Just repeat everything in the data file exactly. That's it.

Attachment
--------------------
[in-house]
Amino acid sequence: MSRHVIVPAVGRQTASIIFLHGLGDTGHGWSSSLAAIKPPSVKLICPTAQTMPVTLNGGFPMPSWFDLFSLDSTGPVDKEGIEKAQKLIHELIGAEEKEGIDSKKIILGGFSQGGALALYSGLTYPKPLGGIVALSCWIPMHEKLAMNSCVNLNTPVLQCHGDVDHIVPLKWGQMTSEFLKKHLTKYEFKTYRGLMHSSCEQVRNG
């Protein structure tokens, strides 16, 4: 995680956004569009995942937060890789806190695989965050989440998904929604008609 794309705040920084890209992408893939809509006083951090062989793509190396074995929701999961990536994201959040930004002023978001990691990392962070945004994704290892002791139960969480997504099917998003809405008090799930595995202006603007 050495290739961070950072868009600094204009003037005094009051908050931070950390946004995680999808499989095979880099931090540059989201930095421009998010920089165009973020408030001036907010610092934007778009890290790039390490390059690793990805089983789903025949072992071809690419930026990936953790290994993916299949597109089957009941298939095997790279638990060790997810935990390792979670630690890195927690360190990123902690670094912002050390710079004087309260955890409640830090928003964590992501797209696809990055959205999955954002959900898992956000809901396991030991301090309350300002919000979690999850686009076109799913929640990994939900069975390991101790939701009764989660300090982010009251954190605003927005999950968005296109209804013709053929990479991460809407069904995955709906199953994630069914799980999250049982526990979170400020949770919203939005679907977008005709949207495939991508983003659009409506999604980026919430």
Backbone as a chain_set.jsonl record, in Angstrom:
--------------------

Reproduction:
[in-house]
Amino acid sequence: MSRHVIVPAVGRQTASIIFLHGLGDTGHGWSSSLAAIKPPSVKLICPTAQTMPVTLNGGFPMPSWFDLFSLDSTGPVDKEGIEKAQKLIHELIGAEEKEGIDSKKIILGGFSQGGALALYSGLTYPKPLGGIVALSCWIPMHEKLAMNSCVNLNTPVLQCHGDVDHIVPLKWGQMTSEFLKKHLTKYEFKTYRGLMHSSCEQVRNG
């Protein structure tokens, strides 16, 4: 995680956004569009995942937060890789806190695989965050989440998904929604008609 794309705040920084890209992408893939809509006083951090062989793509190396074995929701999961990536994201959040930004002023978001990691990392962070945004994704290892002791139960969480997504099917998003809405008090799930595995202006603007 050495290739961070950072868009600094204009003037005094009051908050931070950390946004995680999808499989095979880099931090540059989201930095421009998010920089165009973020408030001036907010610092934007778009890290790039390490390059690793990805089983789903025949072992071809690419930026990936953790290994993916299949597109089957009941298939095997790279638990060790997810935990390792979670630690890195927690360190990123902690670094912002050390710079004087309260955890409640830090928003964590992501797209696809990055959205999955954002959900898992956000809901396991030991301090309350300002919000979690999850686009076109799913929640990994939900069975390991101790939701009764989660300090982010009251954190605003927005999950968005296109209804013709053929990479991460809407069904995955709906199953994630069914799980999250049982526990979170400020949770919203939005679907977008005709949207495939991508983003659009409506999604980026919430």
Backbone as a chain_set.jsonl record, in Angstrom: